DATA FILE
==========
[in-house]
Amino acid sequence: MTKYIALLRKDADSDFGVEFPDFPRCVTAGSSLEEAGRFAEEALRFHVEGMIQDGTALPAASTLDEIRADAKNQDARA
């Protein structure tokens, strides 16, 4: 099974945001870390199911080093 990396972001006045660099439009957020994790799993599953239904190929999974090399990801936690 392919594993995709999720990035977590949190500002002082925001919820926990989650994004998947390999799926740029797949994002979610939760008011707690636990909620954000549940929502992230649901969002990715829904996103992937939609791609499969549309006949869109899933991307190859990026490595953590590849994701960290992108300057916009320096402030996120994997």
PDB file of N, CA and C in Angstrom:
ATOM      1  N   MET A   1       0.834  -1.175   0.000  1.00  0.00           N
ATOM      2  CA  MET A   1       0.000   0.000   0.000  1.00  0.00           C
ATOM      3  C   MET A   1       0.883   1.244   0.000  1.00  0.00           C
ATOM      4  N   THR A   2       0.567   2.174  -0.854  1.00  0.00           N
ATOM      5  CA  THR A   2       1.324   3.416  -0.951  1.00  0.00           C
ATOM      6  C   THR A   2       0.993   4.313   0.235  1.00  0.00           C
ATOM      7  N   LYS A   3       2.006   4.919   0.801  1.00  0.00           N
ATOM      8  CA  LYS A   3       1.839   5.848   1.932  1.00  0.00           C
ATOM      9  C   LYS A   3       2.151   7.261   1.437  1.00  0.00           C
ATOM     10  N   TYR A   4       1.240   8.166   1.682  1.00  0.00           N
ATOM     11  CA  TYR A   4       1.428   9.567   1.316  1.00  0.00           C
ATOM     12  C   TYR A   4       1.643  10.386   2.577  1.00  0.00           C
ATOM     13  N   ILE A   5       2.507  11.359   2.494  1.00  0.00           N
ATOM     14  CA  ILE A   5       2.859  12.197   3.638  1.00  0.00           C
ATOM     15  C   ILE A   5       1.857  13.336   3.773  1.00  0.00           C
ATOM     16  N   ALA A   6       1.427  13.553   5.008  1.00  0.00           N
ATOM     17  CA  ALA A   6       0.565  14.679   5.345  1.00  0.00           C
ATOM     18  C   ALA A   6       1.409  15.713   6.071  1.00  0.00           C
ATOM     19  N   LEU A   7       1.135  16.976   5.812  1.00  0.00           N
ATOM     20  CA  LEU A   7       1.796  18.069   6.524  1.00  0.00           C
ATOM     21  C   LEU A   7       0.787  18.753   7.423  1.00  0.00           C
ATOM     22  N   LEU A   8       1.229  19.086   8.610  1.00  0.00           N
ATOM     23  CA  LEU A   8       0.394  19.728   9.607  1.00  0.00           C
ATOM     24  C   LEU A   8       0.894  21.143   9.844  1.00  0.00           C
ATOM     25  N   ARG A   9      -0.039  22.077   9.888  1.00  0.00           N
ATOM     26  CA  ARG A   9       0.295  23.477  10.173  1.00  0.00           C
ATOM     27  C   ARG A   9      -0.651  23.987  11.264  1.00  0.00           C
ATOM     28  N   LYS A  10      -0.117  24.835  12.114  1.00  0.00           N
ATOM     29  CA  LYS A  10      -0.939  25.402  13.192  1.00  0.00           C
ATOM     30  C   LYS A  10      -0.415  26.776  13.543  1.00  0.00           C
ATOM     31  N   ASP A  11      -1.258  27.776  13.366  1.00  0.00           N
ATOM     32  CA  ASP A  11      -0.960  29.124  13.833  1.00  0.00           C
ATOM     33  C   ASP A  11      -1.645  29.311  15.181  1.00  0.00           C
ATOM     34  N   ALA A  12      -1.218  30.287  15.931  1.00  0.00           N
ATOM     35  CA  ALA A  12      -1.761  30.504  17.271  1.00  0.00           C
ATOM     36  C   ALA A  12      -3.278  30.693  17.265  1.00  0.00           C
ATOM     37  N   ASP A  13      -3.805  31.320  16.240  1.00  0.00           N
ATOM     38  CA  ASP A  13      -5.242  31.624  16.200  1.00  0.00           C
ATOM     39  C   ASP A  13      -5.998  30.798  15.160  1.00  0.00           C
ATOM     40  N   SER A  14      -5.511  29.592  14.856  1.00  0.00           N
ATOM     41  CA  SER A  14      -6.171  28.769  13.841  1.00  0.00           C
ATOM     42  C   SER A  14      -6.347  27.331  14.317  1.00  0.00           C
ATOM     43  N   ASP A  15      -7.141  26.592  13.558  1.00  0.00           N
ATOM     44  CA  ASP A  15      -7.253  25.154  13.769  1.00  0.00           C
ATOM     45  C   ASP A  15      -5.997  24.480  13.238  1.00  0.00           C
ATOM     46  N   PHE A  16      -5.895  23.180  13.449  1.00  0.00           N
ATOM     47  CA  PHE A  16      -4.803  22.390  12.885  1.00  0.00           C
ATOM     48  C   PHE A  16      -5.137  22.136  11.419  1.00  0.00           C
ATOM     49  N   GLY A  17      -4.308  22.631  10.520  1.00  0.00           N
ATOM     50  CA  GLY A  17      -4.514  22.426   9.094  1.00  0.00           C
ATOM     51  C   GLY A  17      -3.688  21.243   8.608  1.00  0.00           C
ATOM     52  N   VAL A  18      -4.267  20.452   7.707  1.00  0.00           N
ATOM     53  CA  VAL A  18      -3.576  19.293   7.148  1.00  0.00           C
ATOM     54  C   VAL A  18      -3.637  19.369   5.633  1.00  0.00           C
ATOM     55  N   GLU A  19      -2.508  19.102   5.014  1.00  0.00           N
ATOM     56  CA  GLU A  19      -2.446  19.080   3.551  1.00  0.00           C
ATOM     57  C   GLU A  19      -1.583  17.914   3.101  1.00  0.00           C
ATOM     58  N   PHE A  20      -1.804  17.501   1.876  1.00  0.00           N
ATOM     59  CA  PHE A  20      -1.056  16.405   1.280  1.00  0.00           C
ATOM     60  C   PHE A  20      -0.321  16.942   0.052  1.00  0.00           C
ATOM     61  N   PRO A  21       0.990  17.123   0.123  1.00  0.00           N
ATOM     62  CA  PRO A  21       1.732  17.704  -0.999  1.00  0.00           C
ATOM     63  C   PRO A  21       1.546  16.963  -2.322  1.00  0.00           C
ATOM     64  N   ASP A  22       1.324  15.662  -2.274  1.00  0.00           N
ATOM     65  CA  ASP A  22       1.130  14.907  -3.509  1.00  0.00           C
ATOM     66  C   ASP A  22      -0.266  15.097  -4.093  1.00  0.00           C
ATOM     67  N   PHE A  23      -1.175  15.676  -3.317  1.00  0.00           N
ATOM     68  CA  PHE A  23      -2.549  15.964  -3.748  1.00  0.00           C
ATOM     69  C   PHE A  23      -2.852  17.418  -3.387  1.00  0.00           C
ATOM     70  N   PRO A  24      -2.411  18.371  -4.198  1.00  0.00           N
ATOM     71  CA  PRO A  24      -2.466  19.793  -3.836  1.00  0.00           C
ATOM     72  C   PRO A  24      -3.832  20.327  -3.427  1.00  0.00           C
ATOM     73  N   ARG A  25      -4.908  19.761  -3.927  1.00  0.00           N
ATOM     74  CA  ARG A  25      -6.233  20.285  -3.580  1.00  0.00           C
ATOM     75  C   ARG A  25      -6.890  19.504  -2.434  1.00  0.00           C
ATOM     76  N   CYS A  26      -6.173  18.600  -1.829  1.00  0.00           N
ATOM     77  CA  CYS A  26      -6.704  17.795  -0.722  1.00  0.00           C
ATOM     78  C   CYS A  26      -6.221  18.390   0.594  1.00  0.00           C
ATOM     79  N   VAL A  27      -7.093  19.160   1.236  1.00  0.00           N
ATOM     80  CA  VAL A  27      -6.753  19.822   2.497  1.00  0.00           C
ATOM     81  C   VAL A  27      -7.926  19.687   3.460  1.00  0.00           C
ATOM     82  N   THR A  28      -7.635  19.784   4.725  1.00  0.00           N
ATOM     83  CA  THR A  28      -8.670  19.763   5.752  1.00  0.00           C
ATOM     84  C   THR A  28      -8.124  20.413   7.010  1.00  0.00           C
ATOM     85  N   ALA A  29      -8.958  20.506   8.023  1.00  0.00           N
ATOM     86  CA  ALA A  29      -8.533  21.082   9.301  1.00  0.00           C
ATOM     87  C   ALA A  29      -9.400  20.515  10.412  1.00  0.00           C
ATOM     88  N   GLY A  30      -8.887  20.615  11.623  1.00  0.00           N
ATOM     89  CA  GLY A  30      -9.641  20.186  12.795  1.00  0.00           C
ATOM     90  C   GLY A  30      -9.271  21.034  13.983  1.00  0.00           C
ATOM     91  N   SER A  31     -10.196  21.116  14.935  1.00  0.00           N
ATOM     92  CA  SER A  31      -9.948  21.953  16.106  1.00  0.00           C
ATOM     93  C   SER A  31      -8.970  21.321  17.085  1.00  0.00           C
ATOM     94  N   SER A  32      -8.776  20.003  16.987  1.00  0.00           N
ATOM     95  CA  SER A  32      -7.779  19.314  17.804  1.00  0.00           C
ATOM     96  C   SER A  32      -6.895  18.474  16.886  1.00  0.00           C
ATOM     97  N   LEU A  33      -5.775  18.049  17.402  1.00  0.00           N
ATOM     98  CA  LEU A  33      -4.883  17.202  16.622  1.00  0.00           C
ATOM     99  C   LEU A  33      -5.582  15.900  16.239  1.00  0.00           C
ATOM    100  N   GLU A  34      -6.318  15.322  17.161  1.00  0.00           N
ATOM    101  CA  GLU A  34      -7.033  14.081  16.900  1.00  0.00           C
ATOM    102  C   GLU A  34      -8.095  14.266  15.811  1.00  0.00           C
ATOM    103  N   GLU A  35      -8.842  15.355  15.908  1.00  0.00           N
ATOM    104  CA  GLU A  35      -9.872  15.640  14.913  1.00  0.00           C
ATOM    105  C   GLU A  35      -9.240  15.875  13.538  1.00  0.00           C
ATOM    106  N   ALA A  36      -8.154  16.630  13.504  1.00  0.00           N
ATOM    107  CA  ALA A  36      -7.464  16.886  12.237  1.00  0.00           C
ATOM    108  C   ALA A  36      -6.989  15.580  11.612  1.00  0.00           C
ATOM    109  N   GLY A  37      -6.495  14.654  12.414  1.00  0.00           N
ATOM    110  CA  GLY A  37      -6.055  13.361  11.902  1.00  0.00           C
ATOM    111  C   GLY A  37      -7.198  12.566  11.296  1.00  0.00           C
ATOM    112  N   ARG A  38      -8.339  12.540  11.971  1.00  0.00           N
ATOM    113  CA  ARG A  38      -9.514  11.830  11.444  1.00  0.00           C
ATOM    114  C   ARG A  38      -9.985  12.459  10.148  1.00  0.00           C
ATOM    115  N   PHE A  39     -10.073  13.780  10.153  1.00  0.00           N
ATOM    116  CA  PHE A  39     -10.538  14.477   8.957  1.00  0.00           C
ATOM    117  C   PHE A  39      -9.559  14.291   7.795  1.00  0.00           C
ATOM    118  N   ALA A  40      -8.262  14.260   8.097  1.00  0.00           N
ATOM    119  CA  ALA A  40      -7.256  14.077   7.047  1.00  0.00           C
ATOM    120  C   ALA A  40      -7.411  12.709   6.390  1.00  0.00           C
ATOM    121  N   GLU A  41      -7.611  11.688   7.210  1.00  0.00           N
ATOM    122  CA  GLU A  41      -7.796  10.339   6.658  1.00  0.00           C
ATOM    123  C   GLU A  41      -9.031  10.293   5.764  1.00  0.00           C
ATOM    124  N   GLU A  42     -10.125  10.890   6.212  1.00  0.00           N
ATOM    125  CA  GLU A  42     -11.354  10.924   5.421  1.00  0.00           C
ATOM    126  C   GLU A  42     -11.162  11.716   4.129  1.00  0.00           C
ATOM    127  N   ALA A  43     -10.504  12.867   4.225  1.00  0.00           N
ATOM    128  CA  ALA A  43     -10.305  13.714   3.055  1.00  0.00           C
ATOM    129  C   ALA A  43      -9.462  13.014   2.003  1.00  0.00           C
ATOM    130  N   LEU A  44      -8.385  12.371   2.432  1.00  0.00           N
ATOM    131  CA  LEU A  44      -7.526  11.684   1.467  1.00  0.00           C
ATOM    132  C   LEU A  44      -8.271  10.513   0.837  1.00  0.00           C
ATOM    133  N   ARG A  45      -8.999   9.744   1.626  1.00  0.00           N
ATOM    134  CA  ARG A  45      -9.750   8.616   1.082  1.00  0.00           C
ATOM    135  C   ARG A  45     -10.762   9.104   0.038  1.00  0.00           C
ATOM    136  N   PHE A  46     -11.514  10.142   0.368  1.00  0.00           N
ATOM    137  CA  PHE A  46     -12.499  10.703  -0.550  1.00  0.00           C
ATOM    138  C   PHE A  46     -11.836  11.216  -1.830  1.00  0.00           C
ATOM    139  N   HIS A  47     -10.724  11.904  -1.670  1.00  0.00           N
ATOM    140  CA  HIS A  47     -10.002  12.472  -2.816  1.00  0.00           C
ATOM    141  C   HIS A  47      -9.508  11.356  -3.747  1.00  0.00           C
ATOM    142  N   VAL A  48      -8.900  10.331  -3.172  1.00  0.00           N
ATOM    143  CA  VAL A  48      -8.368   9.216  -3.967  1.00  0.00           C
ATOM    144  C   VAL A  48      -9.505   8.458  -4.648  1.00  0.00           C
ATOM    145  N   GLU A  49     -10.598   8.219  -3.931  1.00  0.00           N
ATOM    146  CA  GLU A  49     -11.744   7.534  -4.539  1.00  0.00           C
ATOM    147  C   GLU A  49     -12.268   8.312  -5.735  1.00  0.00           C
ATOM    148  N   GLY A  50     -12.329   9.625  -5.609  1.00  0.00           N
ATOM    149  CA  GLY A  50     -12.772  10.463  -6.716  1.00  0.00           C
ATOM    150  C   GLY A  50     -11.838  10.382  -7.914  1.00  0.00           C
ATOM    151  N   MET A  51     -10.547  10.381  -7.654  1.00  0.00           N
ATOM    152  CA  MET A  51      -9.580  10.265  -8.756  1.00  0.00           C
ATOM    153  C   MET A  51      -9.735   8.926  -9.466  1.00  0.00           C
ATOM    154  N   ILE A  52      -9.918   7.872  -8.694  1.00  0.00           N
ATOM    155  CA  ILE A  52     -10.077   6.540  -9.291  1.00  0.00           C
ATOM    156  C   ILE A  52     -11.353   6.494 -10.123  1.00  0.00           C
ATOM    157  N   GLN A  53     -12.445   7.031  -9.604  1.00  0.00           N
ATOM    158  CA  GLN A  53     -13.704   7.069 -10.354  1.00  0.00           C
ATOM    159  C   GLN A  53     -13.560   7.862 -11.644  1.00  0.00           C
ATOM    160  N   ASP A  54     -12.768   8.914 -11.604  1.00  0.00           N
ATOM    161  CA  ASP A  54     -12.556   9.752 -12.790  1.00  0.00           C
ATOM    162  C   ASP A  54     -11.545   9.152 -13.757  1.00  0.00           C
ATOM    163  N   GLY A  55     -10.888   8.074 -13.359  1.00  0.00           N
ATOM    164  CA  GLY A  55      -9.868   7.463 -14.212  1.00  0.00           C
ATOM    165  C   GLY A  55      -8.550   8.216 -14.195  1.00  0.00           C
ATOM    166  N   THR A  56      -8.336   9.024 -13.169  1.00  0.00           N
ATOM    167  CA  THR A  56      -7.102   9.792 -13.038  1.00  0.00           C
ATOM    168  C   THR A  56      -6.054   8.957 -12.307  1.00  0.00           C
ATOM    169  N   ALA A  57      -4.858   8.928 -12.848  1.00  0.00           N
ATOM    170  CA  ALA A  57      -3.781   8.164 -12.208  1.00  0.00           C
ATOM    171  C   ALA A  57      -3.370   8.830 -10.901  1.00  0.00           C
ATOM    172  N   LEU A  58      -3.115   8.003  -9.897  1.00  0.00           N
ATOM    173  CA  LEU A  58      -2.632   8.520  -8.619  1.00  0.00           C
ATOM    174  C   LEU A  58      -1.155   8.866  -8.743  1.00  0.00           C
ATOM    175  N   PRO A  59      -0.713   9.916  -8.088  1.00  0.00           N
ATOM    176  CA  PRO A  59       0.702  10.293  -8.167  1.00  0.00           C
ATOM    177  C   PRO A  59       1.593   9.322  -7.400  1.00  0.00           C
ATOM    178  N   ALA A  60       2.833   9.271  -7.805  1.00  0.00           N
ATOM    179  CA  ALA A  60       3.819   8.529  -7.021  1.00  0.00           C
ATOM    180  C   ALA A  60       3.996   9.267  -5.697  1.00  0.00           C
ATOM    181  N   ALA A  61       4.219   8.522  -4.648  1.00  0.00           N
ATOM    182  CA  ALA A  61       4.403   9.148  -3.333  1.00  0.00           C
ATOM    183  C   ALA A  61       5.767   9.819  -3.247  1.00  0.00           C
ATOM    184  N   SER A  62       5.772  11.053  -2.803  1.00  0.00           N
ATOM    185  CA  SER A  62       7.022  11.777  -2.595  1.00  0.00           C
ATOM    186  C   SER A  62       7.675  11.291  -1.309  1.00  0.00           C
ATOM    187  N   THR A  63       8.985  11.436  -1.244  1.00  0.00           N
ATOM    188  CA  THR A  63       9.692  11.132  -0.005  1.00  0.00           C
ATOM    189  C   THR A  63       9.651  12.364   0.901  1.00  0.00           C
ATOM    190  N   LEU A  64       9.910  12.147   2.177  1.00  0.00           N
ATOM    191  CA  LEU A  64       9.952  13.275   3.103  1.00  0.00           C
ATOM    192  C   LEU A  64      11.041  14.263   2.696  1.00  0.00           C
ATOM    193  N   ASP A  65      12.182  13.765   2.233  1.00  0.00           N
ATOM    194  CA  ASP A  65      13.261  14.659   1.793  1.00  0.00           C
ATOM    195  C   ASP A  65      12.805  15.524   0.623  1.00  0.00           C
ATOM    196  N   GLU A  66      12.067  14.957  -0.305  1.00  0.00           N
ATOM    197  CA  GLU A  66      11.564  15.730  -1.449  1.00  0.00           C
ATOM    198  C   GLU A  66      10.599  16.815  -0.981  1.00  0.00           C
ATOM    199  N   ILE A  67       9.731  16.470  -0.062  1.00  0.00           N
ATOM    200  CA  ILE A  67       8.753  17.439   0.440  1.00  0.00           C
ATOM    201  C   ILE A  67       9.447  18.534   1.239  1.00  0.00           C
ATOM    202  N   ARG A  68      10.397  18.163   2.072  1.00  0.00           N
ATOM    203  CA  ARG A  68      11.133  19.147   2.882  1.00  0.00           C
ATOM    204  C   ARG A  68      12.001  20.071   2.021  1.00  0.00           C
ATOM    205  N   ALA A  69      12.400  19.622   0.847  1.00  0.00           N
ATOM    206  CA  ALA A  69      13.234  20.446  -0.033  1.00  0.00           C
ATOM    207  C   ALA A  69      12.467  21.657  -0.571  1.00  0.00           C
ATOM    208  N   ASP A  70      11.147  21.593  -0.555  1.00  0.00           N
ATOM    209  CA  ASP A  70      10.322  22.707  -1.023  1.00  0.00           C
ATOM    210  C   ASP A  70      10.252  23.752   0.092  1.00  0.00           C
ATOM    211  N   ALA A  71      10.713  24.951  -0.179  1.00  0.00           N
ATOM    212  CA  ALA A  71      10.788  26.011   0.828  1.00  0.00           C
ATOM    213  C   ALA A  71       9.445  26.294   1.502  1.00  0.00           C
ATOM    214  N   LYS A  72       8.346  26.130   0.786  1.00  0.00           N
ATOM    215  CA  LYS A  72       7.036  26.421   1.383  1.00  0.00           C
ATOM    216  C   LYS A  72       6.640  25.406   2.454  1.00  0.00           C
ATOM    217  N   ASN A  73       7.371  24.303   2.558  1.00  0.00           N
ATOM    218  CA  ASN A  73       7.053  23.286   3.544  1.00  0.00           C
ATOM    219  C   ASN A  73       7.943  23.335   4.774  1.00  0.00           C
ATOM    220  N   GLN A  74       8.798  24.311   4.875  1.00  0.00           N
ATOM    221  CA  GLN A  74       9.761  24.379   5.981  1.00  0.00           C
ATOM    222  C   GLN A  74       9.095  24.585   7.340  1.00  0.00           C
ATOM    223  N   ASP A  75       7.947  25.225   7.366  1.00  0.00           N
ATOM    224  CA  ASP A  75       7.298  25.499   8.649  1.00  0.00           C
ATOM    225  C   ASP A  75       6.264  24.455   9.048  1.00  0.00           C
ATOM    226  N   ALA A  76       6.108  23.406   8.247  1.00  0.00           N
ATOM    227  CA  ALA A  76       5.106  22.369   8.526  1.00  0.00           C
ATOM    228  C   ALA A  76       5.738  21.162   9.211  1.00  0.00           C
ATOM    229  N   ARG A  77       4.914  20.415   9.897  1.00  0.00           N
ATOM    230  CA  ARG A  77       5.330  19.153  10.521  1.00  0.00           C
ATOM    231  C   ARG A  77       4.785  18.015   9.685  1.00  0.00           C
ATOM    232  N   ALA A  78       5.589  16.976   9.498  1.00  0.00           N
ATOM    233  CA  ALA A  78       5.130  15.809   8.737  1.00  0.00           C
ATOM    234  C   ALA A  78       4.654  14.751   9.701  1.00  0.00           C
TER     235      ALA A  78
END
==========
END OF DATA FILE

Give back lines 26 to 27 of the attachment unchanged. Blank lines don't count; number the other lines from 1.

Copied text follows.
ATOM     22  N   LEU A   8       1.229  19.086   8.610  1.00  0.00           N
ATOM     23  CA  LEU A   8       0.394  19.728   9.607  1.00  0.00           C